The looseness of the leash is crucial here—tight leashes often lead to fights, so be sure each dog is walking beside their handler with the leash hanging in a U-shape between the two. If the leash is pulled straight, step forward to loosen the tension, and if your dog keeps pulling forward, go back to the previous step. (This might also be a good indicator that it’s time to brush up on leash training.)

Repeat these flybys three times, ensuring the dogs remain calm throughout. If everyone’s staying relaxed, practice walking with both handlers next to each other, so the dogs are walking in the same direction. Each handler can continue to feed their dog treats as the dogs walk together, but the dogs may find it more interesting to sniff and pee on whatever the other dog sniffed and peed on.

If at any point either dog shows signs of stress, such as a stiff body or pulling on the leash, go back to the previous step.

Photo of two dogs inside a homePhoto of two dogs inside a home

7Relocate to a Home or Fenced Yard, Then Drop Their Leashes

This next step takes place in a home or fenced-in yard, aka somewhere with a boundary that’ll keep the dogs from running away. It’s ideal, but not necessary, if this is neutral territory, too, so consider asking a friend or family member if you can borrow their space. No luck? No problem—you can use a home or yard that “belongs” to one of the dogs, too.

Whatever you choose, as we recommended above, it’s convenient if the new location is within walking distance of the neutral territory you and the dogs used in steps 4 and 5. The bigger the space, the better, and make sure all toys, food bowls and water dishes are removed, to prevent resource guarding.

When you arrive at the new location, follow these instructions:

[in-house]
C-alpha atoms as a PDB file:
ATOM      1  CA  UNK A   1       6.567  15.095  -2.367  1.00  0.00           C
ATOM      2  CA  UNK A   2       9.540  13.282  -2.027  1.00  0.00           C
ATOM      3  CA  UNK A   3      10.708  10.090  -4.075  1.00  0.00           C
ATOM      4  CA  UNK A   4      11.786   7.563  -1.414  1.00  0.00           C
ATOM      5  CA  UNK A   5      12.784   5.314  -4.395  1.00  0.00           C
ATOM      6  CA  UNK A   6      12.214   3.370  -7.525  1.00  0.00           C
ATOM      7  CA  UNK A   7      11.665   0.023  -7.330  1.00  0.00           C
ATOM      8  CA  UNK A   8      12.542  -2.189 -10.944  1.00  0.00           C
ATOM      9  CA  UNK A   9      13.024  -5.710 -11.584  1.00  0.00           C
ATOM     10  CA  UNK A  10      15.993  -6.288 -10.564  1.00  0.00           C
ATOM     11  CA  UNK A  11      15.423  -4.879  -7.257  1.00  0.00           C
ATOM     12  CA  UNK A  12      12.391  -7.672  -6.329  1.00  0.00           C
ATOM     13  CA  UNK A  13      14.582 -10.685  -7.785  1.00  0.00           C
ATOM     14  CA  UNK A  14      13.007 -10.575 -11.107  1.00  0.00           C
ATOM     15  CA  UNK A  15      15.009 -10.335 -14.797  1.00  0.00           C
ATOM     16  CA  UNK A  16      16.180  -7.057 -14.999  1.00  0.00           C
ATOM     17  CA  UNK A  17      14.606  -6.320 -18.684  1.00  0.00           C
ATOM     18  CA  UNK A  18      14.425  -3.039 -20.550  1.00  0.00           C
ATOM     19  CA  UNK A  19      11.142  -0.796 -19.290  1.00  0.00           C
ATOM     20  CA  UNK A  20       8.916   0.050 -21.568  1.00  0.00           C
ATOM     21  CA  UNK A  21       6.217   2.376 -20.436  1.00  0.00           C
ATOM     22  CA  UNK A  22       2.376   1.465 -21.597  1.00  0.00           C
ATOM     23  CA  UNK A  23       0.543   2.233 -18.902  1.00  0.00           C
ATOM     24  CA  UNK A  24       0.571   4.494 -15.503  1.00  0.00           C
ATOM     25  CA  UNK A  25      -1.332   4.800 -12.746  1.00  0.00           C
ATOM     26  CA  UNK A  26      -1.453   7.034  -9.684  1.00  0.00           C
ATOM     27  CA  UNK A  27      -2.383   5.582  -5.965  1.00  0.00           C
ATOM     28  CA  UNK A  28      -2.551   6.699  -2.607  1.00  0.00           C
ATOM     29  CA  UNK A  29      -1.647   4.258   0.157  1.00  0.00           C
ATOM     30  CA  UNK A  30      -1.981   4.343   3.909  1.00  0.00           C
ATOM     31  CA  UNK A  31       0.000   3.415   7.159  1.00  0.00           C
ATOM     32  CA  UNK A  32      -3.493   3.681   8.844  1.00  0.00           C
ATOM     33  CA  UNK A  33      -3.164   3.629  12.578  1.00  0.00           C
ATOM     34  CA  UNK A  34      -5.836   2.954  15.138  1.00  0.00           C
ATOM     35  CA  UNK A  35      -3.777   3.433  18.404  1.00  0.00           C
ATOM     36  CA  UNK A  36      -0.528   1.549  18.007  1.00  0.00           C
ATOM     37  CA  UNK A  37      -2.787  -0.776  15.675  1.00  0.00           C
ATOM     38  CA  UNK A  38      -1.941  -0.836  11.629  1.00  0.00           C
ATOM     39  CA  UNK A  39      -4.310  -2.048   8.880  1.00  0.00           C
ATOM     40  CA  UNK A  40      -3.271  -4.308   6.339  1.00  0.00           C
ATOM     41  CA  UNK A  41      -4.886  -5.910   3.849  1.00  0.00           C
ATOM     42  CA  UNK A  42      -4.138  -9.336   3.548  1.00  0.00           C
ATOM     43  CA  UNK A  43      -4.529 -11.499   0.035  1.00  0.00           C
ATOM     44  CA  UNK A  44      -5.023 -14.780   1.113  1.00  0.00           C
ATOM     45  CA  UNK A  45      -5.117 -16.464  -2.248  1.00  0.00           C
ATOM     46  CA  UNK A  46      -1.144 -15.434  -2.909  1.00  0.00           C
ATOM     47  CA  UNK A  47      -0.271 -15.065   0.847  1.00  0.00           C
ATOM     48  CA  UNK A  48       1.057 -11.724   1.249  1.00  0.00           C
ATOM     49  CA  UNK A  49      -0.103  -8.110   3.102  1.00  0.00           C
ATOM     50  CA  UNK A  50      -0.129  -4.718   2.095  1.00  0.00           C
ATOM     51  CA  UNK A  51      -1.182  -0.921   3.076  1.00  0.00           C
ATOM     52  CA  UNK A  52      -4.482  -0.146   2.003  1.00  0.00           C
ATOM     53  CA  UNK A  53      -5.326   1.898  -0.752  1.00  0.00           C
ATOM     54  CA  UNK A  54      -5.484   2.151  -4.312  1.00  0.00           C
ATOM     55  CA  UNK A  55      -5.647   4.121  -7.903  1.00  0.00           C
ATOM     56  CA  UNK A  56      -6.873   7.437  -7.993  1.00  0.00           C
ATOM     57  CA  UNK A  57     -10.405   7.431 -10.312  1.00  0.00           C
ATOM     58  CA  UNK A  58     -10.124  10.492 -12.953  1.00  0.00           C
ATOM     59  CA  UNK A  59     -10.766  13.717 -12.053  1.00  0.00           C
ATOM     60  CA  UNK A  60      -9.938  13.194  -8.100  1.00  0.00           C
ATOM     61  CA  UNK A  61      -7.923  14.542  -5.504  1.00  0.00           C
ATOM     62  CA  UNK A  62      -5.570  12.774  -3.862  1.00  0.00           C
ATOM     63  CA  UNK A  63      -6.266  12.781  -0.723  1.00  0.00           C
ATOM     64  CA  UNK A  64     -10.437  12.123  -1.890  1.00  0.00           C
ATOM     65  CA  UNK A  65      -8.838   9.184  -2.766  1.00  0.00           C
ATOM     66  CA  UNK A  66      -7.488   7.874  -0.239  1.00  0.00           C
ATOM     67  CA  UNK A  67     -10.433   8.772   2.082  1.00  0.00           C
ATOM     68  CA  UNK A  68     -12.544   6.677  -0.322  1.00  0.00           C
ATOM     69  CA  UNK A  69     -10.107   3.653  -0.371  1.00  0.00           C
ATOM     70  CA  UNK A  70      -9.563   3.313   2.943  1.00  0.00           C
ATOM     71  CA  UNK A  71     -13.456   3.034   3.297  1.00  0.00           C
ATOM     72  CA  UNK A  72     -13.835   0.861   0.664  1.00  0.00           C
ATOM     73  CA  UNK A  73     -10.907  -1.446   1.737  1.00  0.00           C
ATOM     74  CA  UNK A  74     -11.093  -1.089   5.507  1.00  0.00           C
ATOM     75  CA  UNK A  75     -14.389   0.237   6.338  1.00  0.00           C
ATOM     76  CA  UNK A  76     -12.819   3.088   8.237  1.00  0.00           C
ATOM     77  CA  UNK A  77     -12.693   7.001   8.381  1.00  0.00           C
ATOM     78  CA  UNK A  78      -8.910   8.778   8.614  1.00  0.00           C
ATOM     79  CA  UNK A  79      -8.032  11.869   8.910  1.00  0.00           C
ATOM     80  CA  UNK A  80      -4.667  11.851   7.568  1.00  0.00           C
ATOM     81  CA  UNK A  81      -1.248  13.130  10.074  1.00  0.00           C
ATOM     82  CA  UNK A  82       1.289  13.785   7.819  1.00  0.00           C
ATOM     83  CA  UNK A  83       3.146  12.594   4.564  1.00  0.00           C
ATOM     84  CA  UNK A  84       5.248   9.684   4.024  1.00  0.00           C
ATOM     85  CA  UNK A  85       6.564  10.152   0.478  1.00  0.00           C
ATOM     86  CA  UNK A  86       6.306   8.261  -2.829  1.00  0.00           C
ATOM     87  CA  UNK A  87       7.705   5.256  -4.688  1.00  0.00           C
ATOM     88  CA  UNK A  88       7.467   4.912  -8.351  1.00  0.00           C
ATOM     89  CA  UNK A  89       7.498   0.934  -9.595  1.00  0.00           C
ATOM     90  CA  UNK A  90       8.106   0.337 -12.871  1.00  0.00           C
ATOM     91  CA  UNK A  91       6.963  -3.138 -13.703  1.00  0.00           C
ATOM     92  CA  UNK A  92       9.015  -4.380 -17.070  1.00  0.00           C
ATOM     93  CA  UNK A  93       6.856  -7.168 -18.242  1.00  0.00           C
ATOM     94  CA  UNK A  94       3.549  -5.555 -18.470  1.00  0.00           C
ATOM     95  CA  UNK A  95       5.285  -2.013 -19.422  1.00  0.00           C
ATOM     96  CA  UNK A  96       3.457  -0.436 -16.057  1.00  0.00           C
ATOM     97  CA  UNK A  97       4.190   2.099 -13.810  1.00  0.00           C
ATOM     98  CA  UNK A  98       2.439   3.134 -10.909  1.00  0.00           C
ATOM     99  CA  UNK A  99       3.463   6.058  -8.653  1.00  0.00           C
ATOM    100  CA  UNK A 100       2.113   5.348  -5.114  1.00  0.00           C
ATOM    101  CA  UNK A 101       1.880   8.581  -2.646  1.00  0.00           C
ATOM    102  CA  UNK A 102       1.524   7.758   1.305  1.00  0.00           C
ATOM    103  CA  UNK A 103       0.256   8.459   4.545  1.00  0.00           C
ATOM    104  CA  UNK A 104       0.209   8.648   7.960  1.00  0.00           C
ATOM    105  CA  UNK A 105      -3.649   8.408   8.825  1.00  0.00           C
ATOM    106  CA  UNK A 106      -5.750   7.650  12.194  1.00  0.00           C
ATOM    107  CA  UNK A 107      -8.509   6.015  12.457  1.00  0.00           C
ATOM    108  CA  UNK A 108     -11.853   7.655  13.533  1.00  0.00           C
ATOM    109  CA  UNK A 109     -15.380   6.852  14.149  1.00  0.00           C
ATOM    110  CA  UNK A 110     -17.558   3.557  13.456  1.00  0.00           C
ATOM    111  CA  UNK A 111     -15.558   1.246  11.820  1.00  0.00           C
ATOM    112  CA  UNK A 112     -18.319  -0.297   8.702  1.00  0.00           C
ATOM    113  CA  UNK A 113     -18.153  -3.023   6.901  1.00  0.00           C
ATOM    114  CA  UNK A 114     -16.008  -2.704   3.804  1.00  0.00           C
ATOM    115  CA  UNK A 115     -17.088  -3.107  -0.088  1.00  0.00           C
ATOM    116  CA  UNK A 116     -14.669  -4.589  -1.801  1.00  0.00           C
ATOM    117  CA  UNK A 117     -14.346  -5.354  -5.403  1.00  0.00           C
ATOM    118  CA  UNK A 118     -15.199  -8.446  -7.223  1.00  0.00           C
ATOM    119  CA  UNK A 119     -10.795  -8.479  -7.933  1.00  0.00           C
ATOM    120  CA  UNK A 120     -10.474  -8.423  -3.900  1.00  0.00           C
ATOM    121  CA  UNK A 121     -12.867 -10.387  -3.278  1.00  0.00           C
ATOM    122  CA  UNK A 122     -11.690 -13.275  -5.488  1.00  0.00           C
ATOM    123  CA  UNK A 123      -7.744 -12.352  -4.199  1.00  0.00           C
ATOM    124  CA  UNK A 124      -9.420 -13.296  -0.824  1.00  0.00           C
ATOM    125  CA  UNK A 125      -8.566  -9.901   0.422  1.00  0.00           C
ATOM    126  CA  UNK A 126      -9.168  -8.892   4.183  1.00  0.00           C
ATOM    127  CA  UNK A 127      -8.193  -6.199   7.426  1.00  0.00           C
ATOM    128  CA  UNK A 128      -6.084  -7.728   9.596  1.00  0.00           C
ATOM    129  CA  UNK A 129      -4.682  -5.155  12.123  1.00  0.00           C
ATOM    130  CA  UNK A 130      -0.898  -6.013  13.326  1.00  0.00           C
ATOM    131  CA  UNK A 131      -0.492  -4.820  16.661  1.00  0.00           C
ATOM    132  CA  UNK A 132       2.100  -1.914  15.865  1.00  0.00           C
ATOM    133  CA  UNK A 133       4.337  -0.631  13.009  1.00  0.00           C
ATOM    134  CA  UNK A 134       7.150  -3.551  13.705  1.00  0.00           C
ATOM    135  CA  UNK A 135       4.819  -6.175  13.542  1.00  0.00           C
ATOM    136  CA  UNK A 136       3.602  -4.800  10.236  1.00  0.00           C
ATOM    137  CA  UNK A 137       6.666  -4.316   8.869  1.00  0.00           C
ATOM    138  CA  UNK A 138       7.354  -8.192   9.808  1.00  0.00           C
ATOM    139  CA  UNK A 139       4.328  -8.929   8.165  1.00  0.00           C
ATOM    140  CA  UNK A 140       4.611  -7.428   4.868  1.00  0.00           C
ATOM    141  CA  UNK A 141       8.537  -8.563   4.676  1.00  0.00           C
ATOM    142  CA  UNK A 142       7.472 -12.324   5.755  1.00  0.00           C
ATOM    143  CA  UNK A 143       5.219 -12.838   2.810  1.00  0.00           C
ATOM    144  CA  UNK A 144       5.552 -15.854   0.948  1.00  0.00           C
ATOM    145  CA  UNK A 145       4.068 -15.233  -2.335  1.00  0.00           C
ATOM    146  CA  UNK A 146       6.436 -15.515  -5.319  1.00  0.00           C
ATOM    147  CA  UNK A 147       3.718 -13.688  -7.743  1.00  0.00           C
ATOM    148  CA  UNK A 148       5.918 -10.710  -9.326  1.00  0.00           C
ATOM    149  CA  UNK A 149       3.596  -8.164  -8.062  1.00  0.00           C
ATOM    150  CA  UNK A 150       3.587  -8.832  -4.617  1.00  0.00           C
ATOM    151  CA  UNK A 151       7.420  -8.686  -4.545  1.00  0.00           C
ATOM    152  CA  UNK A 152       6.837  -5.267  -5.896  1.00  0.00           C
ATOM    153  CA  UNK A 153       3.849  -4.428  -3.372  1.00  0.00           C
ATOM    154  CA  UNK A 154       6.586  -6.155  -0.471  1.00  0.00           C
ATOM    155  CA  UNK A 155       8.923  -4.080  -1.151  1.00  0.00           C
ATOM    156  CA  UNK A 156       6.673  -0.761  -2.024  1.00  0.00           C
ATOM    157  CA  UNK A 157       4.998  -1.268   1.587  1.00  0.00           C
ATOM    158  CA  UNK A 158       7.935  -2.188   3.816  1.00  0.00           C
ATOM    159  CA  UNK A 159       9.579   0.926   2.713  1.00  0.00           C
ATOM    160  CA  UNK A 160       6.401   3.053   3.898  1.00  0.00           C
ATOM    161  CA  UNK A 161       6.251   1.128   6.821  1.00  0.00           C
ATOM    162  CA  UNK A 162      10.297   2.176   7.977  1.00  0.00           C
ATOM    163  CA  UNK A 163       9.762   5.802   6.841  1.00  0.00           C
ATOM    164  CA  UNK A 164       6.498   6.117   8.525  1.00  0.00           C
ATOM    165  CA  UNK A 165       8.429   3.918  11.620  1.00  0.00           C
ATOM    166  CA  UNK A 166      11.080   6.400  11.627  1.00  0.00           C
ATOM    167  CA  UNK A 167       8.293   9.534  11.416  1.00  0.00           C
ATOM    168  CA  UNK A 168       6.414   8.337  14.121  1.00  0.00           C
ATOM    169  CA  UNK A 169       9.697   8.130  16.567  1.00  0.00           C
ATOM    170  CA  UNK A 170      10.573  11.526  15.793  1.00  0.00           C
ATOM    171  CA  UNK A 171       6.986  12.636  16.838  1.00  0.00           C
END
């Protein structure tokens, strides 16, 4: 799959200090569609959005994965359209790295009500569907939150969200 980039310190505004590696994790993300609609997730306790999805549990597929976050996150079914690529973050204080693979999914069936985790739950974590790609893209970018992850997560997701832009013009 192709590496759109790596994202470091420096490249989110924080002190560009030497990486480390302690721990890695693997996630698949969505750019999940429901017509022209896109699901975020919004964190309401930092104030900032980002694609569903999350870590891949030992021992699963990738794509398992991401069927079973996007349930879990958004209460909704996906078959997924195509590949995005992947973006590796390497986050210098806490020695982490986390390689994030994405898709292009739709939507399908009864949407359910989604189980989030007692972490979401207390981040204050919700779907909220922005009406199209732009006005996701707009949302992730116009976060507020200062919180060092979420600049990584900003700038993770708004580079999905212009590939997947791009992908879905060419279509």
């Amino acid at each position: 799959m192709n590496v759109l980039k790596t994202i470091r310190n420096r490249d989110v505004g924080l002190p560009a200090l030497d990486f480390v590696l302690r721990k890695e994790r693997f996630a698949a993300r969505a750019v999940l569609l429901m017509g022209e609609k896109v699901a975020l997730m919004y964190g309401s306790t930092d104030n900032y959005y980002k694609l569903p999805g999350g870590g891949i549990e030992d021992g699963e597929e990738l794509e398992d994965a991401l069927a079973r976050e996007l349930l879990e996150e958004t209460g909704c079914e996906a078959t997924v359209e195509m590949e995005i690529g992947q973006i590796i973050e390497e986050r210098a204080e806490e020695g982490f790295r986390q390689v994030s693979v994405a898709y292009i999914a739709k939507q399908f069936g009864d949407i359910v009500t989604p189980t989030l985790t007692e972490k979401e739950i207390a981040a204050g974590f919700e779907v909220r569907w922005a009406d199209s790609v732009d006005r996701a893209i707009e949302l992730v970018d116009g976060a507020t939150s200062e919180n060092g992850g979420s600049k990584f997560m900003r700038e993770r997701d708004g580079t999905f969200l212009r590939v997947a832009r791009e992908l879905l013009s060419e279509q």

1. Have one handler wait about 15 feet from the entrance. Allow the other handler to walk their dog in first, moving as far from the entrance as possible and feeding treats along the way. If you’re using one of the dogs’ homes or yards, allow the “guest” dog to walk in first.
  2. When the first dog is in position at the far end of the space, the second handler can walk their dog in, stopping just inside the entrance, also feeding treats.
  3. Walk the dogs around, feeding treats and allowing them to sniff, until the dogs are more focused on their handlers or interesting smells than each other.
  4. Repeat steps 4 and 5, having the dogs follow each other, allowing brief rear-end sniffs, and a couple of flybys. Ensure the dogs are consistently relaxed.

If all of that goes well, drop the dogs’ leashes and let them drag on the ground as the dogs wander around and/or greet each other as they please.

  • If the dogs do greet, allow them to interact for about 30 seconds before calling them apart and feeding them a treat. Then allow them to go back to wandering and/or greeting.
  • If you notice any tension, call the dogs to you immediately, using the leashes to gently pull them apart if necessary.

If the dogs stay calm, you can gradually start extending the amount of time they interact, working up to a 10 or 15 minute hangout sesh.

Dogs still calm? Congrats! You’ve completed a successful introduction. It’s important to continue to practice the above steps until there are no signs of stress, fear or aggression in each others’ presence, but you’ve laid the groundwork for a solid friendship between the pups.

If this is just a visit, you can stop there. The next time you visit, follow the same steps as before:

  • Start with a short walk together to make sure they can still relax around each other.
  • If that goes well, walk them into the house (always having the guest dog enter first).
  • Inside, do some on-leash following, sniffing and flybys.